Some 4,000 Israelis of all ages die each year from infections that do not respond to antibiotics because their overuse has led to bacterial resistance, yet the Health Ministry has not explained to the public the danger of unnecessarily taking the medications, The Jerusalem Post has learned.
Eight years ago, the ministry established a unit for reducing resistance of bacteria to antibiotics in the hospitals, but its staff of eight doctors, nurses and computer experts never carried out public informational campaigns to discourage overuse of antibiotics.
Prof. Yehuda Carmeli, a former chief of epidemiology at Tel Aviv’s Sourasky Medical Center who established and heads the unit, agreed with the Post that such prevention efforts in the community “would have been advisable.”
The unit, located at Sourasky, never had an expert on public information and education on its team. Yair Amikam, the ministry’s former deputy director-general for information, who recently retired after 19 years in the position, did not run TV and radio campaigns against unnecessary use of antibiotics.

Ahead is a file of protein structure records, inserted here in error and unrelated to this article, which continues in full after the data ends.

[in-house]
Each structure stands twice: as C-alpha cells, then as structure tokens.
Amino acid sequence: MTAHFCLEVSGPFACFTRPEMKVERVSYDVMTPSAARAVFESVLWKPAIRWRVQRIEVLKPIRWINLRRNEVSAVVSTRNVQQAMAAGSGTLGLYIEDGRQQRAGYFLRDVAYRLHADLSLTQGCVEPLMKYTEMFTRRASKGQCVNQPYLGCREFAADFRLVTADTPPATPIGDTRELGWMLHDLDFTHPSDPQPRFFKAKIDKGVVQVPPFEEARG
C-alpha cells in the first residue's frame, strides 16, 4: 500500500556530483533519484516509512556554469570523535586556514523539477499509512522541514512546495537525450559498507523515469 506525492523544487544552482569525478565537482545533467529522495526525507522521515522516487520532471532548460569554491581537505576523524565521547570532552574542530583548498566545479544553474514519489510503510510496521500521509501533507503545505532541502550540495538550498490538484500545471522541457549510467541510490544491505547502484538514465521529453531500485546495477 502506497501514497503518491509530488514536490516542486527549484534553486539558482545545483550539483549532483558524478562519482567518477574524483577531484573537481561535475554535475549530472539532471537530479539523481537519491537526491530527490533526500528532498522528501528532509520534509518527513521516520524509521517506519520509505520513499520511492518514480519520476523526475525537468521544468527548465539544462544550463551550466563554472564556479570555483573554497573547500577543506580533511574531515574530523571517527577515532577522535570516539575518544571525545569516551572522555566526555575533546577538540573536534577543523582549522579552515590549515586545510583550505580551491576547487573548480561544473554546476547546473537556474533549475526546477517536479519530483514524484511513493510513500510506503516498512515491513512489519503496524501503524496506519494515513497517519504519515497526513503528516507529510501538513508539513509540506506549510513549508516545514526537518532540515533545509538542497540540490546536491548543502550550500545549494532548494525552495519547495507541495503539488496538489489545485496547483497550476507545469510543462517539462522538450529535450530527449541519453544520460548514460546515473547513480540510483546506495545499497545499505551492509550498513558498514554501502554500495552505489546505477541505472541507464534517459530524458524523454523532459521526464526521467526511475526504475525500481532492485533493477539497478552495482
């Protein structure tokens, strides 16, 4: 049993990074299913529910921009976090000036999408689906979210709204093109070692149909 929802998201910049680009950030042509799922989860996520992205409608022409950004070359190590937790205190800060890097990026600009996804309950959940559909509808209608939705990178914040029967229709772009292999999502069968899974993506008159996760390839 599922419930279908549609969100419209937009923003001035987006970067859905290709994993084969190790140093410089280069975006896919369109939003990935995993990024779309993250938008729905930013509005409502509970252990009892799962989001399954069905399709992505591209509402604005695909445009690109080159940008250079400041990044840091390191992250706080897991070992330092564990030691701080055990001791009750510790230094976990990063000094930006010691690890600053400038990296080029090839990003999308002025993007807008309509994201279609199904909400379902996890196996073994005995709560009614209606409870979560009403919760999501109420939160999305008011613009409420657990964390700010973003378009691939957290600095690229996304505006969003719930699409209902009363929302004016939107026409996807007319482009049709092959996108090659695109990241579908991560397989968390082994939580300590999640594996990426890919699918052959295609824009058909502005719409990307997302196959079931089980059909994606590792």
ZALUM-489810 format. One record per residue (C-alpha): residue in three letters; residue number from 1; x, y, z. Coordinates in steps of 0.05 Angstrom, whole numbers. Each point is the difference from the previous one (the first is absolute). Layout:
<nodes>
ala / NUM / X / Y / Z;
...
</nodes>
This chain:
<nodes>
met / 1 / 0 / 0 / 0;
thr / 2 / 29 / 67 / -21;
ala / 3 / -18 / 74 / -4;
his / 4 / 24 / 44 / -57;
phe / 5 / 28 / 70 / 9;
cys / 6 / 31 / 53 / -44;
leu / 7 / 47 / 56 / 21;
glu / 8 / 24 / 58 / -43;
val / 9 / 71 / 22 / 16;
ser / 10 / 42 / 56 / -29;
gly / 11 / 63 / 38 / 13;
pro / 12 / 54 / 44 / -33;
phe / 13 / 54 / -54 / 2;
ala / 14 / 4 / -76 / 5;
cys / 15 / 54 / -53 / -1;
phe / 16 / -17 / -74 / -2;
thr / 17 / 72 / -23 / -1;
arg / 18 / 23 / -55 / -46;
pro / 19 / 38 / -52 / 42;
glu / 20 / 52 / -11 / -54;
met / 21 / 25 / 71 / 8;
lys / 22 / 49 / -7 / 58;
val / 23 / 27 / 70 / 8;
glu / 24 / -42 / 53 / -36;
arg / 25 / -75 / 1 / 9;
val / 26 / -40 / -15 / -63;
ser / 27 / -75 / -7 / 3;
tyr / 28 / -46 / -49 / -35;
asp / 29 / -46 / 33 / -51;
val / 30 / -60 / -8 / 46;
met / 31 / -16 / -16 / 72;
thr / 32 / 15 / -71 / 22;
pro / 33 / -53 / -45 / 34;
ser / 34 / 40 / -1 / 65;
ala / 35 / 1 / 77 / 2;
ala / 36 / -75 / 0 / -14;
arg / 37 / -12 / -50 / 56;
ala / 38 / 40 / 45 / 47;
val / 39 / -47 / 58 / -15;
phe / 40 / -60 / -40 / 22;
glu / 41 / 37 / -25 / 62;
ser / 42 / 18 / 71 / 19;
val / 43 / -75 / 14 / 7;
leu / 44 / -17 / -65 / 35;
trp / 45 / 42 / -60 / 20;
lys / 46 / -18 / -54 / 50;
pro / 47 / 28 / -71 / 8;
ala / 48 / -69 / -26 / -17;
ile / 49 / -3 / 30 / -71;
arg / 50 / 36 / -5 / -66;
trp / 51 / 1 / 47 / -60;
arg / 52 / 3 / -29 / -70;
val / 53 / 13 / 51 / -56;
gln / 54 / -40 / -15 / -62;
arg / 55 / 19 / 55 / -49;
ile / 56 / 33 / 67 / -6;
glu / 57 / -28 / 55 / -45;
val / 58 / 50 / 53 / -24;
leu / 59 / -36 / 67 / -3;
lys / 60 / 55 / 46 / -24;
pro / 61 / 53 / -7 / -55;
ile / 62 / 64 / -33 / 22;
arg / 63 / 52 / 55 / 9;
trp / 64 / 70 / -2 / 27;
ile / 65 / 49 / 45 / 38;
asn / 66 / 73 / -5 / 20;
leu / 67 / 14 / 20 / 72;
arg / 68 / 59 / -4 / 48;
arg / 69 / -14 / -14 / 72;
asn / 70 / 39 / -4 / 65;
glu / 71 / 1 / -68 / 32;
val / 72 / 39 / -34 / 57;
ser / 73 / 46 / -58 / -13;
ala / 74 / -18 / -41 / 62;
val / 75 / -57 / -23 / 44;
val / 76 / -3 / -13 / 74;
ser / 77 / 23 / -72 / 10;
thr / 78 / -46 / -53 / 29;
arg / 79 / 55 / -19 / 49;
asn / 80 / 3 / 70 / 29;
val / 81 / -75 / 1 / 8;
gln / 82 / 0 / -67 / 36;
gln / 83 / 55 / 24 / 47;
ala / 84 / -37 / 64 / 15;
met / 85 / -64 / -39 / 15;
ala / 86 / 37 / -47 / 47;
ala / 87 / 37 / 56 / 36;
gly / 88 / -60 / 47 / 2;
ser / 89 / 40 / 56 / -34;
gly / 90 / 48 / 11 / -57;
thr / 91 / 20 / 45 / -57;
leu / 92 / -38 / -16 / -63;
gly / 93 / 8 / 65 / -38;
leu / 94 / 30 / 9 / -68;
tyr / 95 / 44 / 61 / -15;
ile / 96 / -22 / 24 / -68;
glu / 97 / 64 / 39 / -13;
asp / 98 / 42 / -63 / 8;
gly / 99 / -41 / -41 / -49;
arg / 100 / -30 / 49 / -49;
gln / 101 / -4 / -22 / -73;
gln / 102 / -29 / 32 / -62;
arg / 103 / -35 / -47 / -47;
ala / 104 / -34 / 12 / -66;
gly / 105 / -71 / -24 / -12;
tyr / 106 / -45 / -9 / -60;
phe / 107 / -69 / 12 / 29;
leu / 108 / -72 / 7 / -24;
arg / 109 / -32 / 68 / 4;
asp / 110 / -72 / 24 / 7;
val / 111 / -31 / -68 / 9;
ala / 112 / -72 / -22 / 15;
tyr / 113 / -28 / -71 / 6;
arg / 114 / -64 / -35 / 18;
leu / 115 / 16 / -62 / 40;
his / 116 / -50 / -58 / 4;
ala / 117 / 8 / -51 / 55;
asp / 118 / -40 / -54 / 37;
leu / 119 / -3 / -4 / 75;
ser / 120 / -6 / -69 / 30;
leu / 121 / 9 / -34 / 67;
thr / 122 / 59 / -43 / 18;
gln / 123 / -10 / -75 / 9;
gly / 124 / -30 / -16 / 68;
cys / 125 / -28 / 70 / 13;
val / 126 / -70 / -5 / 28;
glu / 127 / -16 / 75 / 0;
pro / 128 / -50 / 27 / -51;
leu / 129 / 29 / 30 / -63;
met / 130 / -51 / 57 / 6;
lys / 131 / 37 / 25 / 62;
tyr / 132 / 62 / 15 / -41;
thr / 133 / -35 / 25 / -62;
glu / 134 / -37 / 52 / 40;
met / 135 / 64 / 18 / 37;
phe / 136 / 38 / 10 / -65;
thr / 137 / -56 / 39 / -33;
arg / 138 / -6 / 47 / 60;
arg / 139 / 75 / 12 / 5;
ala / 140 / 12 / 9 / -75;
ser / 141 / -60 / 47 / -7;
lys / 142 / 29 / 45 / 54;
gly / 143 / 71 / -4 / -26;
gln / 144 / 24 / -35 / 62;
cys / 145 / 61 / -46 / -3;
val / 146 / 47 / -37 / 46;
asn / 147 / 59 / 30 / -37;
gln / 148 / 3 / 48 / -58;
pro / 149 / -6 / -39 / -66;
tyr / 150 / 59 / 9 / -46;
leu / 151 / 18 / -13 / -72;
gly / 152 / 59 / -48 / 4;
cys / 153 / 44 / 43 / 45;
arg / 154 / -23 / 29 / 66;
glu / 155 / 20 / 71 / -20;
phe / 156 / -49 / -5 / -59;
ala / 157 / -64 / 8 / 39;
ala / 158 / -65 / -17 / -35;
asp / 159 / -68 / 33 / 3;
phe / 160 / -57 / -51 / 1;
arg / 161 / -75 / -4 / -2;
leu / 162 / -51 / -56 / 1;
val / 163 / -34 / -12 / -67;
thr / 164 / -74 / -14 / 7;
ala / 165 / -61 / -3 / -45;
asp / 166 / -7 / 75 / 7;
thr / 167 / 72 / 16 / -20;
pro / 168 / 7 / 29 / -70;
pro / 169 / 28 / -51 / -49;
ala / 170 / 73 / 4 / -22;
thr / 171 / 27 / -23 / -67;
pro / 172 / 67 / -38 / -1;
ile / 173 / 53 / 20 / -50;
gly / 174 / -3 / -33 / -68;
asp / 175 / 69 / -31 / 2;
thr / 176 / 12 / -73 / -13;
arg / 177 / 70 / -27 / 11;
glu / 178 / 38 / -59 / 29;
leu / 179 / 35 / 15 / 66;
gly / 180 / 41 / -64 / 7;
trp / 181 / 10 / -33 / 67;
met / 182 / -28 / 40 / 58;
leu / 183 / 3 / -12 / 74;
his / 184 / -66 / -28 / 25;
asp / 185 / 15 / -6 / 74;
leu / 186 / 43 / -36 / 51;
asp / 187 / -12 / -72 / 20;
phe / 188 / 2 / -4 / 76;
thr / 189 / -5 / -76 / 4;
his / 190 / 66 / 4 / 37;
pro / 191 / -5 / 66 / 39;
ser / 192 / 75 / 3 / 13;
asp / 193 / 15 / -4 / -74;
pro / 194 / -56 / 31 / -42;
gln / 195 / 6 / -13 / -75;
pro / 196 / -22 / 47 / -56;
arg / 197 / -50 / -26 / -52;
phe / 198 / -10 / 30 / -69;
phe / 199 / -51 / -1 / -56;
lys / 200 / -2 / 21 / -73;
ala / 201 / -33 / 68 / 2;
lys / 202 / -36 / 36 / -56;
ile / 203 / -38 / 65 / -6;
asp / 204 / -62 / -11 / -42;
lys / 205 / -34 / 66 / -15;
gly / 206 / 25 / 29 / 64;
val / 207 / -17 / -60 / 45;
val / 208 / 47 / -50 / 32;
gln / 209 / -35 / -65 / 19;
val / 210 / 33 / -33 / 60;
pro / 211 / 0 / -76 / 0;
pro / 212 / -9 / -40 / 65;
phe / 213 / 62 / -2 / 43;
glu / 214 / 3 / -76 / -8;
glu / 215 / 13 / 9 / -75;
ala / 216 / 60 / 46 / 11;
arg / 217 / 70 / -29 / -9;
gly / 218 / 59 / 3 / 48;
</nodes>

He was replaced on November 1 by ministry spokeswoman Einav Shimron-Greenbaum, who told the Post she is keen on funding and running public service campaigns to educate the public on this vital issue and others.
In the community, people who have a cold often pressure their family physician to give them antibiotics “to feel better,” even though colds are viral and pass by themselves, while antibiotics target only bacteria. Many health fund physicians do not routinely take throat cultures to determine within a day or so whether a sore throat was a viral or bacterial infection, Carmeli noted. It is common for doctors to give patients a prescription for antibiotics and tell them they can take the drug if their condition does not get better in a few days.
Carmeli conceded that “the ministry’s senior management has never sat down for a comprehensive look at this problem, including in the community. You are right,” he told the Post. For example, although pediatrics bodies have long advised not giving children antibiotics for ordinary ear infections that usually pass on their own, many pediatricians still give antibiotics for this when parents prefer to avoid a day or two of intermittent crying.
Carmeli was commenting on a just-released World Health Organization report on the serious and worsening problem of bacterial resistance to antibiotics. The WHO found in a new multi-country survey that many are confused about this major threat to public health and do not understand how to prevent it from growing.